A lot of fans of the 1951 film like to play up the notion of Blanche being a variation of Scarlett O'Hara from Gone with the Wind; this is mainly because Vivien Leigh played both roles, as well as the urban legend that Leigh got the part SPECIFICALLY because Elia Kazan wanted to play around with the idea of "What if Scarlett O'Hara Lost Her Mind" as his take on Blanche. Directors of the original play are rather divided on who's right, and it shows in the performances.
Who's the hero; Stanley or Blanche?
Blanche is obviously the protagonist, but seen from one point of view, she does come in to Stella and Stanley's "happily ever after" and mess everything up. People tend to forget that she is, in fact, a guest and therefore, in some instances at least, completely in the wrong.
You could argue that Stanley is almost as insecure as Blanche, deep down inside. He seems sure that Blanche could potentially tear Stella away from him, and when he realizes what he did in a fit of rage, he breaks down in tears and calls her back, quoting from the stage directions, "with heaven-splitting violence". His tough persona is merely a facade to hide his deep insecurities and fears.
Except that he raped her and cruelly destroyed her relationship with Mitch, breaking her, and then giving her a one way ticket back to Laurel where she had been socially ostracized. That level of Kick the Dog cruelty doesn't tend to come from a place of deep insecurity. It tends to come from the firm belief that what you are doing is right and that the person on the receiving end is to blame.
A rather interesting point with this is that NOWHERE in the script does it say that Stanley raped Blanche. It only says that she faints (meaning she wouldn't know what, if anything, happened anyway) and he "carries her to the bed". This means that this scene (and therefore Stanley's character) could be interpreted one of two ways: either the above dotpoint is correct, or Stanley only meant to frighten Blanche or mess with her a little and never intended to, and didn't, do more than that.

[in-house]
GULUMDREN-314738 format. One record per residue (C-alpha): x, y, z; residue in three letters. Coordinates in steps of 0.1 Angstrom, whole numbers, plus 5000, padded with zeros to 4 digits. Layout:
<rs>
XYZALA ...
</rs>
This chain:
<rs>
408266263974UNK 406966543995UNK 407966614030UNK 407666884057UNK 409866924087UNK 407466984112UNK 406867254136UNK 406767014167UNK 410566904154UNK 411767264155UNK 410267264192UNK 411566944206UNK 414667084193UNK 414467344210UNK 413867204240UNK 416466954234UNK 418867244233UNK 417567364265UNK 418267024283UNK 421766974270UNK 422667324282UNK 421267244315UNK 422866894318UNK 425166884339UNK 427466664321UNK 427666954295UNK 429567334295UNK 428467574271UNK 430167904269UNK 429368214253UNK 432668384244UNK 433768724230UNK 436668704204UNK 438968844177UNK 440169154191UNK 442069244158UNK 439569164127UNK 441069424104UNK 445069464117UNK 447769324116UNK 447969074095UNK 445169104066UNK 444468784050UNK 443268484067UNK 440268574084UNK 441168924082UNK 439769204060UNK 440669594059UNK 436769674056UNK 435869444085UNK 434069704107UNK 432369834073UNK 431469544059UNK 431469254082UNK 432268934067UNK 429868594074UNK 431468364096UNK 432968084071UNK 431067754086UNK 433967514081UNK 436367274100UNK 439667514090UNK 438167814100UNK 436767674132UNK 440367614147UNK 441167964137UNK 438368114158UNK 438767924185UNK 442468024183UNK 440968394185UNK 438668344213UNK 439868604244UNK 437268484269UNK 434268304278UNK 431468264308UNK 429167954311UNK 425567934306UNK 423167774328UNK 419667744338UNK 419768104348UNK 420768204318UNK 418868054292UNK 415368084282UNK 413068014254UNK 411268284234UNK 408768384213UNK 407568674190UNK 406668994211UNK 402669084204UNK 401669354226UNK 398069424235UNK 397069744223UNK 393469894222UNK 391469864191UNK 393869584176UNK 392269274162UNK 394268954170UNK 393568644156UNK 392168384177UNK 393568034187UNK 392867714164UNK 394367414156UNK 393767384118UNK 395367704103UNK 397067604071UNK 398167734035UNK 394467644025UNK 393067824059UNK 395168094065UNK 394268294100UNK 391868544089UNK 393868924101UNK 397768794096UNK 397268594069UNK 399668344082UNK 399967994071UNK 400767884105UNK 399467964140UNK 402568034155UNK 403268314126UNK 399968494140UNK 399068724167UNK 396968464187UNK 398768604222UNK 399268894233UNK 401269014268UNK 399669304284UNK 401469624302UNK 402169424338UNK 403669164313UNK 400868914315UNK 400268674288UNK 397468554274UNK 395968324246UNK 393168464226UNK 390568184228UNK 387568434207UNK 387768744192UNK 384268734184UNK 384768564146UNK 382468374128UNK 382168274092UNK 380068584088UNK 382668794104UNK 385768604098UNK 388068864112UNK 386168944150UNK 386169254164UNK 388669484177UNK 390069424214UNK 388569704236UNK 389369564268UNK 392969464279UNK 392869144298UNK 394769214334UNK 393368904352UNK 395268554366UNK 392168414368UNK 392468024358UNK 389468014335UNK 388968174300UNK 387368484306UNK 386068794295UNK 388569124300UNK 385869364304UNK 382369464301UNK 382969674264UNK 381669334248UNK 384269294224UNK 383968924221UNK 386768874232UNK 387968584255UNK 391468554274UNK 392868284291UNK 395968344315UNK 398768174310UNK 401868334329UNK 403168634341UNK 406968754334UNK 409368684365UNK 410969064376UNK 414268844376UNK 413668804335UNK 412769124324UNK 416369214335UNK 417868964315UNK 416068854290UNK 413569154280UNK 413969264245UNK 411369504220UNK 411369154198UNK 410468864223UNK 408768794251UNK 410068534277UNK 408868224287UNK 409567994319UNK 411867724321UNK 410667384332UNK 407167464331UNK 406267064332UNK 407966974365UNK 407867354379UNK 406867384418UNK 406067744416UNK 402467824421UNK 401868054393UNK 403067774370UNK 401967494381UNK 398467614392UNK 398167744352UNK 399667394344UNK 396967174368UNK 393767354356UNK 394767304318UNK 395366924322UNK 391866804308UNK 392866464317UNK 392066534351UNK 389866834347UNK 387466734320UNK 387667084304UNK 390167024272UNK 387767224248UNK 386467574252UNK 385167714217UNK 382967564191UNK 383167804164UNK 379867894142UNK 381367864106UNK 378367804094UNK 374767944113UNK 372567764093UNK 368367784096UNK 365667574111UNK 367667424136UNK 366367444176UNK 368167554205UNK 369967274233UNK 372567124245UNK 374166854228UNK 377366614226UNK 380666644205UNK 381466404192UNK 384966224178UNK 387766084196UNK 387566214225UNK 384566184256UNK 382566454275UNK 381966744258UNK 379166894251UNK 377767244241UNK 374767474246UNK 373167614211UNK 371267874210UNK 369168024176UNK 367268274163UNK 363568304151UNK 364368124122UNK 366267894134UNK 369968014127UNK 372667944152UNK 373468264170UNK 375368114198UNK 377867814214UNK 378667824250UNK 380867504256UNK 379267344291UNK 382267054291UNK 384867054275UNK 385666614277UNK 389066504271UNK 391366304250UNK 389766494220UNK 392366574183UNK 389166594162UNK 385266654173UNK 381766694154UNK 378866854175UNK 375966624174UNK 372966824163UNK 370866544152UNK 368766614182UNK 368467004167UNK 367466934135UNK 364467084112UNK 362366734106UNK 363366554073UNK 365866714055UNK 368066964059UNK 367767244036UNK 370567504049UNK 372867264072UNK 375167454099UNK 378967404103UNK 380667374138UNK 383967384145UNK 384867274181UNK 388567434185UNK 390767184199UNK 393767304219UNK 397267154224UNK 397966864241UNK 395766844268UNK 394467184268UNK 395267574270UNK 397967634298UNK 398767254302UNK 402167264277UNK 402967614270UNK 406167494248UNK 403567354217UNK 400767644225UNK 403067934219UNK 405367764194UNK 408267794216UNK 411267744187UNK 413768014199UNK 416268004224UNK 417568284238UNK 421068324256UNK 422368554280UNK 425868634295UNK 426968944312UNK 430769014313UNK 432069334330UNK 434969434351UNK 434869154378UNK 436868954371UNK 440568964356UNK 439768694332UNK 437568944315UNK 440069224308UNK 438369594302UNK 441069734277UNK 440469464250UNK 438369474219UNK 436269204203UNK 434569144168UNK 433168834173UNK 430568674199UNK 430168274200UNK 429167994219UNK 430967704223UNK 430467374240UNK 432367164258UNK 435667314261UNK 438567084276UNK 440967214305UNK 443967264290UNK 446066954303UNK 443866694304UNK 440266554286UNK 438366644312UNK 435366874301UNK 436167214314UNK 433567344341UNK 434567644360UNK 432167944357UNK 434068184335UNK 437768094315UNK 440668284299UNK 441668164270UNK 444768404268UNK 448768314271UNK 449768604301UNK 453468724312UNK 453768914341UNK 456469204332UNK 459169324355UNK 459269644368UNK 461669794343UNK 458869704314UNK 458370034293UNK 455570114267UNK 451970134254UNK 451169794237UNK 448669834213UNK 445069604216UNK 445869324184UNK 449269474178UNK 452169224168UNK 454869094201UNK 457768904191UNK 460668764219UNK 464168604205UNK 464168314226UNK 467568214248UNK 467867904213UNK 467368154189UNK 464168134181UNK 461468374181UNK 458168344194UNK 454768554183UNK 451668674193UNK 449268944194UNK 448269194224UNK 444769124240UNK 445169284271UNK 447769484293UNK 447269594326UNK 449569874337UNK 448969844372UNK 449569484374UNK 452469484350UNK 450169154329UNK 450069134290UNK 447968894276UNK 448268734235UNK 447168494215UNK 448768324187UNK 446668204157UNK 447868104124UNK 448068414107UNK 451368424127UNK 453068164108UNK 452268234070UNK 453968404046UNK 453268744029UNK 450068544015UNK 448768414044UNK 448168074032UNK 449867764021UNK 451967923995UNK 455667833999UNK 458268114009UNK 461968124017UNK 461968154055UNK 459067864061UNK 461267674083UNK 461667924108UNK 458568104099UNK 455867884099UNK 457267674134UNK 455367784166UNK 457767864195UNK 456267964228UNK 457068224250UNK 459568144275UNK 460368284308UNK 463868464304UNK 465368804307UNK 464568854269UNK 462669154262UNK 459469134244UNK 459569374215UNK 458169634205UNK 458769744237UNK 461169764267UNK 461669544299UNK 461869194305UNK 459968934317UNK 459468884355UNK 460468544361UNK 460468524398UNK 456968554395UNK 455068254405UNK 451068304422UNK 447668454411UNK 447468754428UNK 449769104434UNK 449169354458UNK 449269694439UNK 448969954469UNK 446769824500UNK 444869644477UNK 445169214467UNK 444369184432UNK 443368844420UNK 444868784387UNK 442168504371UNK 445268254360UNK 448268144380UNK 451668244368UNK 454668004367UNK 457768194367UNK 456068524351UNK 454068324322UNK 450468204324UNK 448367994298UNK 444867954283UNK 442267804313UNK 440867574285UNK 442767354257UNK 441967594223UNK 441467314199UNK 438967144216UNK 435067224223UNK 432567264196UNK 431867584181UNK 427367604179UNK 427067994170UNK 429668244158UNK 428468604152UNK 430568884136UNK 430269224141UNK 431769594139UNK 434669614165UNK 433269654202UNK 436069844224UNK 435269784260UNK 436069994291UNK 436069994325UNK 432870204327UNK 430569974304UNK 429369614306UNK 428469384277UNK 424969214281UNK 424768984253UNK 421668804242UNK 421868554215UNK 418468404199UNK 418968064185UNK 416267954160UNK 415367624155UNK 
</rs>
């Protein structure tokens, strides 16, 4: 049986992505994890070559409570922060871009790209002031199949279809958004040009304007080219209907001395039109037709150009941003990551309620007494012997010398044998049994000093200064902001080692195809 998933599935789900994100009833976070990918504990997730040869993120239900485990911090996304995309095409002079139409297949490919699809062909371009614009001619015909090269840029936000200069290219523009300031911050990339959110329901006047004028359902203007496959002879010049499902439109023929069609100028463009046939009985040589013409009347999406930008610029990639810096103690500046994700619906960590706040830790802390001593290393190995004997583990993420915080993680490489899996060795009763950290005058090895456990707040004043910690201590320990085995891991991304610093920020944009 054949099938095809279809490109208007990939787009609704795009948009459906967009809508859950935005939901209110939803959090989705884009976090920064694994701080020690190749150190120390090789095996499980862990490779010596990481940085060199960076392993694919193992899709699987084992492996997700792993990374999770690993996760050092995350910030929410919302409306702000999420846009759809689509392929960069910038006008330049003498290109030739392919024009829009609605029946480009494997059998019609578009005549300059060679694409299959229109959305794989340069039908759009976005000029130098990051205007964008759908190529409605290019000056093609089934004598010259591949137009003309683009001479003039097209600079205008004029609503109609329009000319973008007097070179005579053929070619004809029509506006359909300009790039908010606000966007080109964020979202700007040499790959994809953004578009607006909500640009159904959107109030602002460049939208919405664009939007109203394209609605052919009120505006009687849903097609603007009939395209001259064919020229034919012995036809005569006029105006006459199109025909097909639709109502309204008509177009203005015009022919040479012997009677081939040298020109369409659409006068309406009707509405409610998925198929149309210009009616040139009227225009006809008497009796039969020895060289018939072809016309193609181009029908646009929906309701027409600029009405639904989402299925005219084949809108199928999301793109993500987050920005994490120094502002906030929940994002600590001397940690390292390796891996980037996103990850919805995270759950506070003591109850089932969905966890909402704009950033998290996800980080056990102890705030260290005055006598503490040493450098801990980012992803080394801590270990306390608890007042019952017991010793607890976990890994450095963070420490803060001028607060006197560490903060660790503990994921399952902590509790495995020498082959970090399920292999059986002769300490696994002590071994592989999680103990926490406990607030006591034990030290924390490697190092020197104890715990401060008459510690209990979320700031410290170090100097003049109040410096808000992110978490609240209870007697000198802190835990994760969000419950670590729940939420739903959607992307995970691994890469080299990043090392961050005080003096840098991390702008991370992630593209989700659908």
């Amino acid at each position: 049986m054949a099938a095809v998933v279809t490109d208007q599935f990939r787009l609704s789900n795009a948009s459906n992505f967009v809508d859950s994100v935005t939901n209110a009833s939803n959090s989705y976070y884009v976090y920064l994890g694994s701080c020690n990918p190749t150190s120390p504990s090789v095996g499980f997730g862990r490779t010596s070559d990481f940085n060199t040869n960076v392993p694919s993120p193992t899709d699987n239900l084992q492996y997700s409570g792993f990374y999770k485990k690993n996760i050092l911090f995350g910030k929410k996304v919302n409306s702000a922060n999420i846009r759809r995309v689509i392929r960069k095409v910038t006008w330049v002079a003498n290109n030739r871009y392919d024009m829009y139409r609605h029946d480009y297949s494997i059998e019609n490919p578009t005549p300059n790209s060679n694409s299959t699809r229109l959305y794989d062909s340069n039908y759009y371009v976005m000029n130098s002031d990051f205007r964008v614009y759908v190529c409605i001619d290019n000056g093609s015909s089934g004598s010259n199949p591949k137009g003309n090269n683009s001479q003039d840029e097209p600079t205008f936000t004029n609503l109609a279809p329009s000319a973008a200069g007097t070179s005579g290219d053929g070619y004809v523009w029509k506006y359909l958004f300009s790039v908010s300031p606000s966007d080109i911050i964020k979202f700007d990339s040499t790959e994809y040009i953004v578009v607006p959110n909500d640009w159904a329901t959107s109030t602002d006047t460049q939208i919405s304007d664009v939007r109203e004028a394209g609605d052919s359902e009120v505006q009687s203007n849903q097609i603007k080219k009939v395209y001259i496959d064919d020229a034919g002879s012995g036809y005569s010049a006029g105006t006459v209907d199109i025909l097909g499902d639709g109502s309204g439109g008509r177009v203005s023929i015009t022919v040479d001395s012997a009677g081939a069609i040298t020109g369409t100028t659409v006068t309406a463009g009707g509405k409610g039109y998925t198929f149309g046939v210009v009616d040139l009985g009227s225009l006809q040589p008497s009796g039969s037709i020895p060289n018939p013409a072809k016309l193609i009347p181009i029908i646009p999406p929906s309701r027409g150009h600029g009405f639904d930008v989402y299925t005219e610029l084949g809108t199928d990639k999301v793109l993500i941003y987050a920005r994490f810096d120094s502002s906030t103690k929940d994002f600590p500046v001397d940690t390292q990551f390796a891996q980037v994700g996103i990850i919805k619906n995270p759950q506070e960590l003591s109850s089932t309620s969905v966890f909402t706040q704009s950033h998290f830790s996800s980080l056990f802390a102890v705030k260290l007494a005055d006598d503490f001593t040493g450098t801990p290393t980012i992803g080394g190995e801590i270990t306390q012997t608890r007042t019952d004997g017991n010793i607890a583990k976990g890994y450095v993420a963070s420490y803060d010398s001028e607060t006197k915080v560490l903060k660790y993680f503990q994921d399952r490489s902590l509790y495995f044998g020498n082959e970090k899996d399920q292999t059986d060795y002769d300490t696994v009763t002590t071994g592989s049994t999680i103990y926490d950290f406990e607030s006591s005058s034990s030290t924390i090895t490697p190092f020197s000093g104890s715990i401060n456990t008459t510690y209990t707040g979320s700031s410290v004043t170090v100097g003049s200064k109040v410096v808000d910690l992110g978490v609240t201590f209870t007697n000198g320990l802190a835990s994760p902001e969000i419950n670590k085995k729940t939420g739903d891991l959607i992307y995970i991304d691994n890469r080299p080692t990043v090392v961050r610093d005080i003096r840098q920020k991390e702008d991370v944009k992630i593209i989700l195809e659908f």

Award Snub: Despite being lauded as one of the most powerful performances of all time, Marlon Brando's performance as Stanley was not awarded an Oscar (and the film did sweep the other three acting categories, with Vivien Leigh, Karl Malden, and Kim Hunter all winning in their categories.)
Fridge Brilliance: Why did Stanley serve in the Engineer Corps during World War II instead of a regular combat unit? Well, a common stereotype of Poles is that they're good at mending things, and one of the roles of Army Engineers is to design and construct dams and flood prevention systems to prevent flash floods.
Fridge Horror: Considering that this play was written in the 1940s, it's a very real possibility that Blanche would have been lobotomized after the story's end...
And considering how Tennessee's sister suffered the fate of being taken to a mental institution and was lobotomized, this could be true.
Given the presence of this plot device in some of Williams' other plays (most notably Suddenly, Last Summer), Blanche's eventual lobotomization is a practical certainty.